1. Small amounts of the 137Cs may be washed out along with the 137mBa, but you should not be concerned with potential exposure associated with usual use of the material. Typical estimates of cesium removal for these devices are on the order of 50 Bq of 137Cs eluted per milliliter (ml) of effluent when the total 137Cs content of the device is about 3.7 × 105 Bq. For your reference, the allowed maximum annual ingestion intake of 137Cs for occupationally exposed individuals is 3.7 × 106 Bq.

  2. It is true that 137mBa emits the 662 kiloelectronvolt (keV) gamma rays commonly observed, but keep in mind that the amount of the radionuclide present is small—at most 95% of the 137Cs activity, based on the decay scheme. This amount of 137mBa taken into the body would have a negligible dose impact. With a 2.55-minute (min) physical half-life it would disappear within a short time, with more than 98% having decayed within 15 min. The external dose rate from the 137Cs/137mBa combined source, assuming 3.7 × 106 Bq of cesium present and an equilibrium quantity of 3.5 × 106 Bq of barium at a distance of 0.3 meters (m) from the source, would be about 3.4 × 10-4  millisieverts hour-1 (mSv h-1), approximately three times a typical normal external radiation background dose rate. If you worked with the material at the 0.3-m distance for a nominal laboratory time of 3 h, the integral dose near the surface of your body would be about 1.0 × 10-3 mSv, which is about 0.1% of the typical annual external radiation background dose from natural sources that an individual would receive in much of the United States. If we considered only the 137mBa, once separated from the cesium, the dose would be much lower because the unsupported barium would decay away very quickly.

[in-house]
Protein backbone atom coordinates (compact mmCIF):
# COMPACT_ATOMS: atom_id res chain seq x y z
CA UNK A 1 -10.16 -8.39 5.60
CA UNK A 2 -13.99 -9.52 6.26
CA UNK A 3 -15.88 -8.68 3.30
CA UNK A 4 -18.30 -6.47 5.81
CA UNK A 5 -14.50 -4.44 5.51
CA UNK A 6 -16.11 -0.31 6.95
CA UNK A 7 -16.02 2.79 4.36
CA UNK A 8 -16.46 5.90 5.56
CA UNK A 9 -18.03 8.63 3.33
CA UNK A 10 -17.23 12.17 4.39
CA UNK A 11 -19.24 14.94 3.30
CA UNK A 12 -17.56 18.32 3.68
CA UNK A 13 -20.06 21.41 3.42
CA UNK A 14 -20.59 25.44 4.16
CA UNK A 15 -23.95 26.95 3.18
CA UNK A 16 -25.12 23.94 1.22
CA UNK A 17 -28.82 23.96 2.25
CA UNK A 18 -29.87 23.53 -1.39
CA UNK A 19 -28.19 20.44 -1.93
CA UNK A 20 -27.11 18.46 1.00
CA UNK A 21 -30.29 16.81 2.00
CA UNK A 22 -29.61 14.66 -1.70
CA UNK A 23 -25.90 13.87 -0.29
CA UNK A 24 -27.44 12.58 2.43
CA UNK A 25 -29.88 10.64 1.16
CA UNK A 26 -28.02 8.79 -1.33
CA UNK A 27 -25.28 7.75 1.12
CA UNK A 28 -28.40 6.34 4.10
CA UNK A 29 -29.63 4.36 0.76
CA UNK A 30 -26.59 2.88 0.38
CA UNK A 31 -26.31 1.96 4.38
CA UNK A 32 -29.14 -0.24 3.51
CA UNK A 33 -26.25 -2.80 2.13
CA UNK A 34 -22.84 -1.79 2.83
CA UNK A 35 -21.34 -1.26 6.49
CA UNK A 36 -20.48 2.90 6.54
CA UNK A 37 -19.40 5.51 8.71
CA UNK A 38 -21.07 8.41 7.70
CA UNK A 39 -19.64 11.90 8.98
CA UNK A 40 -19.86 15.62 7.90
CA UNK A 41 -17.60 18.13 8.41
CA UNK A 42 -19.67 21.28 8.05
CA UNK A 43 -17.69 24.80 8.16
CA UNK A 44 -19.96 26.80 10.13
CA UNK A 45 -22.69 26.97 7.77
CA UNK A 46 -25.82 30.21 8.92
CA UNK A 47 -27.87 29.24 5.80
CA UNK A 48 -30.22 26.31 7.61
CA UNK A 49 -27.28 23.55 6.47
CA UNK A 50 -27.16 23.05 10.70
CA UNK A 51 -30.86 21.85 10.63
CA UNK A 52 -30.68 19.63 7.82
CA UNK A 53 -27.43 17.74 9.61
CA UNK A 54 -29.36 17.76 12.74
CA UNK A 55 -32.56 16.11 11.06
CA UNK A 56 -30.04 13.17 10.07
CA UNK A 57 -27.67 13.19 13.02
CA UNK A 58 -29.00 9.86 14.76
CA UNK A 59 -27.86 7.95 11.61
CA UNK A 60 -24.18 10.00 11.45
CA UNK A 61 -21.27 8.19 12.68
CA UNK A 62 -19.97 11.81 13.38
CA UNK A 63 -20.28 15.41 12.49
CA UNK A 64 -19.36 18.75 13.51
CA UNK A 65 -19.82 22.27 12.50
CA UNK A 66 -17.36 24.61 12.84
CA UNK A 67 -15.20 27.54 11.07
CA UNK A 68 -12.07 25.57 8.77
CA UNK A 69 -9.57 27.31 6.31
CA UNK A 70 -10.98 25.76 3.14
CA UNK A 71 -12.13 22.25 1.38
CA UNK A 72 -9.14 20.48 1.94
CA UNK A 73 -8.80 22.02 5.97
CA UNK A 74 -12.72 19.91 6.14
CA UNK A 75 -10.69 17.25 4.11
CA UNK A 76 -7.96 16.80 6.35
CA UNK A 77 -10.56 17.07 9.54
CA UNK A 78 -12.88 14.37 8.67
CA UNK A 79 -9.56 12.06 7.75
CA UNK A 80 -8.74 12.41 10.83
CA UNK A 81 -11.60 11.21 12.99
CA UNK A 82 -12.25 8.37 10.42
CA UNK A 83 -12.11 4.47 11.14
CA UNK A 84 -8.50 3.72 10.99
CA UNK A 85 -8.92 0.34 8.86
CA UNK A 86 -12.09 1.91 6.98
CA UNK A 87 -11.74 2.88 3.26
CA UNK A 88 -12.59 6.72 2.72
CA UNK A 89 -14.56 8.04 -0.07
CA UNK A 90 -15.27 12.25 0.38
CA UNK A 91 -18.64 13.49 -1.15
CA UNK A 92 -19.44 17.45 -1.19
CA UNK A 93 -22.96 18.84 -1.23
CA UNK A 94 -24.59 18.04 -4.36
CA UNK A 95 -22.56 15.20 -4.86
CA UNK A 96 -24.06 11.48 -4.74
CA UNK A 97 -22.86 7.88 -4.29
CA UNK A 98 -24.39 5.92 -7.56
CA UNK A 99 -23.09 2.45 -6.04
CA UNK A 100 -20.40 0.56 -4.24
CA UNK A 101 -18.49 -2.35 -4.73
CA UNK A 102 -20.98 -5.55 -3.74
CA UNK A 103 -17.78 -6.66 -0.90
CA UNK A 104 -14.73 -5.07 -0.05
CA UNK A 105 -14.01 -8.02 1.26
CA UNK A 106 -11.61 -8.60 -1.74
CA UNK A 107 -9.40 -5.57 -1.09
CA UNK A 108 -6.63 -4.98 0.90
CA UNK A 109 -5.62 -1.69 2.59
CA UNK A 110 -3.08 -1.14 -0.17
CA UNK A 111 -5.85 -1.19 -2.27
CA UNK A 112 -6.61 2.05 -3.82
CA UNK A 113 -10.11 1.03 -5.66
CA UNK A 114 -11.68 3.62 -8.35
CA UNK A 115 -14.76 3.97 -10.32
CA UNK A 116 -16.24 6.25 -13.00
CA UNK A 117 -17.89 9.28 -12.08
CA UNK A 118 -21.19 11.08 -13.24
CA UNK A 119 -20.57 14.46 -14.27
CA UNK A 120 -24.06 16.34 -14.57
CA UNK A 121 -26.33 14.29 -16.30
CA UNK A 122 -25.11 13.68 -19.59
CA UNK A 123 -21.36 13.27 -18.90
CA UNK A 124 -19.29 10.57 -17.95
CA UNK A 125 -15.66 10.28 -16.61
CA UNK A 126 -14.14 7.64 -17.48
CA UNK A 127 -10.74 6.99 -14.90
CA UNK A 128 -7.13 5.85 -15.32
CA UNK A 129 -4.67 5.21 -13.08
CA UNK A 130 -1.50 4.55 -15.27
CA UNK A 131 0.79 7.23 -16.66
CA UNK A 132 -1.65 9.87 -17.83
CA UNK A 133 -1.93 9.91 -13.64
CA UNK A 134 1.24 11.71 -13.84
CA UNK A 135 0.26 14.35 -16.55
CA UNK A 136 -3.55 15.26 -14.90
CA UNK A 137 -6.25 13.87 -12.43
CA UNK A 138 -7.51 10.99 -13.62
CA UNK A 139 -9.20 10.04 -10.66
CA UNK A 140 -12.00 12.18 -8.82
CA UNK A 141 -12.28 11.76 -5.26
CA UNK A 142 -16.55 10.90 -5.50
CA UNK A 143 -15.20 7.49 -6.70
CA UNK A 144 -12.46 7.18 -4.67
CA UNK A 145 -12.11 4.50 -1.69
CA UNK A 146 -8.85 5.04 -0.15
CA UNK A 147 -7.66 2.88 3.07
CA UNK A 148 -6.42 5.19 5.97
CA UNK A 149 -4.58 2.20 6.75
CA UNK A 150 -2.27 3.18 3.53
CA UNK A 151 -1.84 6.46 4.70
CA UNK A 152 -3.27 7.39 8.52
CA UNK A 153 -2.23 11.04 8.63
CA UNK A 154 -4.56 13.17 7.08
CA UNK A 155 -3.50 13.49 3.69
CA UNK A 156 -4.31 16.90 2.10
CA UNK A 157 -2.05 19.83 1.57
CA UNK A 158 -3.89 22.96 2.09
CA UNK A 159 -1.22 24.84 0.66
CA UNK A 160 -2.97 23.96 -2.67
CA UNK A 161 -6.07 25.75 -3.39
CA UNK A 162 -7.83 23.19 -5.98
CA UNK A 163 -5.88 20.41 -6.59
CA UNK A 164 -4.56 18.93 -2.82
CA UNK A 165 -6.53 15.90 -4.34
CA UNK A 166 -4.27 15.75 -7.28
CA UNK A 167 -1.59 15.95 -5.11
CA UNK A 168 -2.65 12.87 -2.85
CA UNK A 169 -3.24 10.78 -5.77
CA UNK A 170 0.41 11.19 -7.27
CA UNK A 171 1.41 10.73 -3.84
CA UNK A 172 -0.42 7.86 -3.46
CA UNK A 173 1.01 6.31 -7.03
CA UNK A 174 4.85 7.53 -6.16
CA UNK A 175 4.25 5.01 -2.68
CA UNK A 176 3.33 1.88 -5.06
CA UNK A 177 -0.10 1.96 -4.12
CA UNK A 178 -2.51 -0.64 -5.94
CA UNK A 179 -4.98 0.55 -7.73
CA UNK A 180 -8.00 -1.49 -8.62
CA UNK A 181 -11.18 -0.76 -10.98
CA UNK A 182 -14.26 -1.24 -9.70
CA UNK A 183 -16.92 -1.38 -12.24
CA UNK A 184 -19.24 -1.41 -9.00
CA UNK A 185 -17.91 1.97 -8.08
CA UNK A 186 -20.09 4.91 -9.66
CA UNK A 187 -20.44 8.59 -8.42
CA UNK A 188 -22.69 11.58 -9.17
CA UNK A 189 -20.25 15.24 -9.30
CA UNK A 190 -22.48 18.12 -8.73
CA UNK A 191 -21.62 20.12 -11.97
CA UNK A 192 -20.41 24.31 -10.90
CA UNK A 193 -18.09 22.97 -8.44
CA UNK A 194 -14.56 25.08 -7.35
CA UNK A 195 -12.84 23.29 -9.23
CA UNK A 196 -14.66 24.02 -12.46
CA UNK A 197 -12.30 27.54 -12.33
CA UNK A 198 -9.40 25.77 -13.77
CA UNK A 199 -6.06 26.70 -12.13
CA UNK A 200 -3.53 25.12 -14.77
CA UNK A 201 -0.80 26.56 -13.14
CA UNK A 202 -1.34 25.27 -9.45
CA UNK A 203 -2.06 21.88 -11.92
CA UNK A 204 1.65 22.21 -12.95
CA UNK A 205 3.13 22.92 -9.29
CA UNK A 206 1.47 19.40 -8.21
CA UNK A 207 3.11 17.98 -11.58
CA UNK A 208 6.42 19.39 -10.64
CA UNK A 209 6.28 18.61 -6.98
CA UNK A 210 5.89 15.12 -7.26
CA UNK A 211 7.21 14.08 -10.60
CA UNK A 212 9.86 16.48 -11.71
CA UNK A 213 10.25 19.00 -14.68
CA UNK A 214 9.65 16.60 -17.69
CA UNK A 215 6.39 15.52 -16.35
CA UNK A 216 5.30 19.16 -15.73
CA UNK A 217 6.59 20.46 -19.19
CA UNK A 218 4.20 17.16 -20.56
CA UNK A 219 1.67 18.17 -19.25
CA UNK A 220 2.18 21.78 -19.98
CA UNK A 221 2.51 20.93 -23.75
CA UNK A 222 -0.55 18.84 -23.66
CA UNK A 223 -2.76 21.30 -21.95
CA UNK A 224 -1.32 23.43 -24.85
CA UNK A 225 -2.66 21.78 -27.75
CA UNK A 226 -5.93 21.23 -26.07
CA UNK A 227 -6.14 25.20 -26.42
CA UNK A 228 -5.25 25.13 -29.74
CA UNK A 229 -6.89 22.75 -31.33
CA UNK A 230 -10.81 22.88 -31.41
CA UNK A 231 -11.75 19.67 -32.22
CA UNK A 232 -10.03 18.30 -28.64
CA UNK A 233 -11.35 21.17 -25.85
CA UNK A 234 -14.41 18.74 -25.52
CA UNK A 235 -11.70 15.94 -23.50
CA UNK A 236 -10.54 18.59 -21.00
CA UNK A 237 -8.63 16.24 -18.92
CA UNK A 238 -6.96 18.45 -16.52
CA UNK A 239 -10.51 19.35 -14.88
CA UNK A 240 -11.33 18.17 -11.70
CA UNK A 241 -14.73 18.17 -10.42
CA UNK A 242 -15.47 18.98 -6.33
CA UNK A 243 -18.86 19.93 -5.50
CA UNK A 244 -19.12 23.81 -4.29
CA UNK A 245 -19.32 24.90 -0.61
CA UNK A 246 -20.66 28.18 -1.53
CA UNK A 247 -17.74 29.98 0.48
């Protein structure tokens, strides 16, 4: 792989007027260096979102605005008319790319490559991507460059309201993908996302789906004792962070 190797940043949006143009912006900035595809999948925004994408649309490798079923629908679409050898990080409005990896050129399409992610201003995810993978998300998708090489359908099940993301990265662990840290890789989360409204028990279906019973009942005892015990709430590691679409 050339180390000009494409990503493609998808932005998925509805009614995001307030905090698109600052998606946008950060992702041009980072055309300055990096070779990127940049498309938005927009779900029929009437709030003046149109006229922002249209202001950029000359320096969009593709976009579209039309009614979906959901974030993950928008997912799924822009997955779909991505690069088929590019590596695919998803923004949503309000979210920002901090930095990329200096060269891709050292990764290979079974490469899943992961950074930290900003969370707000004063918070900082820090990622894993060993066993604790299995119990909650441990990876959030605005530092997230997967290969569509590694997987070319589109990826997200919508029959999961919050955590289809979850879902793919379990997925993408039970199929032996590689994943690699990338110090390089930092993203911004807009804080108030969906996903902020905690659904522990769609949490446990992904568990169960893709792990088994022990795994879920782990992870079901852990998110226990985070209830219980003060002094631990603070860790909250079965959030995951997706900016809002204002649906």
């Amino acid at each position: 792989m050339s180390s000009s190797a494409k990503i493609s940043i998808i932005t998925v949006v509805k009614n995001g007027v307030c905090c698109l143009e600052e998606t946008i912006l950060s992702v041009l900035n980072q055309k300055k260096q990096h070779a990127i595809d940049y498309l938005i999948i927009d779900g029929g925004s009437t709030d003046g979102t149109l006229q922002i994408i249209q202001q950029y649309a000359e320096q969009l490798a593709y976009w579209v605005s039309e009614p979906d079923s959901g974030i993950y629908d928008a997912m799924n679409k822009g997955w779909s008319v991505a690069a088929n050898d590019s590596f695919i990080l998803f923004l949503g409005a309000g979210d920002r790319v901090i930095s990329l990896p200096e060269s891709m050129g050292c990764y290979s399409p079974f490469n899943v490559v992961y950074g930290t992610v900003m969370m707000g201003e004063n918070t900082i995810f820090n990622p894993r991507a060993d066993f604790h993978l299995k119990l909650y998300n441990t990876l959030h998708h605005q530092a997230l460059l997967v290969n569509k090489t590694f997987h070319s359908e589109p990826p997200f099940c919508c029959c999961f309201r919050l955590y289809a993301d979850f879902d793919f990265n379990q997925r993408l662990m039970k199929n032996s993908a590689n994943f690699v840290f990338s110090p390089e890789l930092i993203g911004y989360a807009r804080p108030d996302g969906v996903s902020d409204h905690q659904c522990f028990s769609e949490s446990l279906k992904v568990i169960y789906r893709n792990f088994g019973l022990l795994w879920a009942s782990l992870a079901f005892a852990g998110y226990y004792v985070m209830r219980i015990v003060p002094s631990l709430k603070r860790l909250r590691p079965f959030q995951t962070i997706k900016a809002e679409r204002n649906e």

3. The gamma radiation from the 137mBa is sufficiently penetrating that some which is incident on the body could reach any or all internal organs. However, this is also the case with the mix of gamma rays emitted from naturally occurring radioactive elements in the Earth's crust that impact us all on a daily basis. The accrued dose from the latter to any tissue in the body over time would greatly exceed the very small dose that might accrue from the limited use of the prepared sources in the laboratory.

I hope this is helpful. Best wishes in your continuing studies.

George Chabot, PhD

Answer posted on 16 September 2015. The information posted on this web page is intended as general reference information only. Specific facts and circumstances may affect the applicability of concepts, materials, and information described herein. The information provided is not a substitute for professional advice and should not be relied upon in the absence of such professional advice. To the best of our knowledge, answers are correct at the time they are posted. Be advised that over time, requirements could change, new data could be made available, and Internet links could change, affecting the correctness of the answers. Answers are the professional opinions of the expert responding to each question; they do not necessarily represent the position of the Health Physics Society.